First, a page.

Here you will find tales of voyages past and present on our trusty Pacific Seacraft Dana 24, "Sockdolager," from Port Townsend, Washington, USA. In 2009 we sailed north from Puget Sound up the west coast of Vancouver Island to the Queen Charlotte Islands (now called Haida Gwaii.) In 2010 we went back to the west coast of Vancouver Island. In July 2011 we left the Northwest, and in March 2012 we crossed the Pacific to French Polynesia, then on to the Cooks, Niue and Tonga. We spent several months in New Zealand, and in May 2013 loaded the boat (and ourselves) on a container ship for San Francisco. In June and July 2013 we sailed north along the California, Oregon and Washington coasts, and in August we arrived home. In October 2016 Sockdolager found new owners, and we are now enjoying Raven, a unique wooden 29' powerboat. Plans are to head north. We hope you enjoy reading about our adventures as much as we enjoy having them. (And there will be more.)



Saturday, April 23, 2011

Have Boat, Will Sail



Northwest Mantra--Repeat until July: The Sun is not a myth... the Sun is not a myth... Not even the coldest spring on record since the 1950s is going to keep us from getting ready on time, but it has made preparation a bit more challenging. Doing upside-down boat yoga in a cockpit locker, for instance, is more fun in sunshine than sleet. Trying to not poke a ladder through a garage window is much easier when it’s not blowing a gale. Click here for scientific proof that Spring in the Northwest has been “unstable.”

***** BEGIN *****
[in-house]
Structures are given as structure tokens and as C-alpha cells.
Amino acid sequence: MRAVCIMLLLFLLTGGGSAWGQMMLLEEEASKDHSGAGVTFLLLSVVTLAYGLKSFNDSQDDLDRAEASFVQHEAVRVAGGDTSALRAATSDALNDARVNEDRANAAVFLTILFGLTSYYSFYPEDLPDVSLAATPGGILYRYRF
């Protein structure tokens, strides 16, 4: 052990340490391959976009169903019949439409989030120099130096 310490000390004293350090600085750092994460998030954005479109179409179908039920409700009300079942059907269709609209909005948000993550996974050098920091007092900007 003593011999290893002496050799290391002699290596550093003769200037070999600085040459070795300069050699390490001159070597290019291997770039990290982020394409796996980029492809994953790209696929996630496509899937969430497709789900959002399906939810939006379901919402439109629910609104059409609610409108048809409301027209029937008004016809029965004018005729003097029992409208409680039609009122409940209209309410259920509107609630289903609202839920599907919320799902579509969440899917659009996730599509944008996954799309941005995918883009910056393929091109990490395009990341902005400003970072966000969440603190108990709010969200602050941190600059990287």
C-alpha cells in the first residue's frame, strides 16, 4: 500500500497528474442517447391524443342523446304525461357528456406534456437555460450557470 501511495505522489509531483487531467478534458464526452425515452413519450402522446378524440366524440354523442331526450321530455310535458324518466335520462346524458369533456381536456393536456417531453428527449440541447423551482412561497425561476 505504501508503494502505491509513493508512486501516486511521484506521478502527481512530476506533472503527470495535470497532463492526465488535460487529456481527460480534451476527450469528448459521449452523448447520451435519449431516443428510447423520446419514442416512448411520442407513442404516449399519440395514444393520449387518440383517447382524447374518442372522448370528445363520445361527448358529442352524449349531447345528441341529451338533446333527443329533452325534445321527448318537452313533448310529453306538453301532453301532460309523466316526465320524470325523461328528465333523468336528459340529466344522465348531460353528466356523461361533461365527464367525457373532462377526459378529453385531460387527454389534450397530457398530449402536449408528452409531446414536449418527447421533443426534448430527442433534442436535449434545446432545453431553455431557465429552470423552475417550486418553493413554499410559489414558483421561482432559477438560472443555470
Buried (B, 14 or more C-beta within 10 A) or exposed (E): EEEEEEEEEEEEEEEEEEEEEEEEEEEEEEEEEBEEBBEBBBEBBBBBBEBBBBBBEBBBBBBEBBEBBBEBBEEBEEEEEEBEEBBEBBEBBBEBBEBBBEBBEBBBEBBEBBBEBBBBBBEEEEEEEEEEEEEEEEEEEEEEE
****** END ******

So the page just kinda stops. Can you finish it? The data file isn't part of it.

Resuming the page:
Don’t worry, we’re just practicing our spiffy new medical skills at an Offshore Emergency Medicine course. We highly recommend it (the course, not breaking both right arms.) Photo by Jill Dubler. More info below.








Something about juggling all those lists:
We keep forgetting things. It couldn’t be age causing this, or even keeping track of unfinished work, so it must be the cold. Yep, that’s it. Karen, for example, completely forgot that Jim had made her a nicely shaped piece of wood to fill in a space between exterior wall shingles and the garage door frame, so she laboriously cut little mini-shinglets to fill it in and layered them carefully, then joined their edges to full-sized shingles. Nice corner, the renters will like it. Very fine work there, she thought, until Jim asked, “Geez, aren’t you going to use that piece of wood I made?” Cue sound of extra energy going THUD.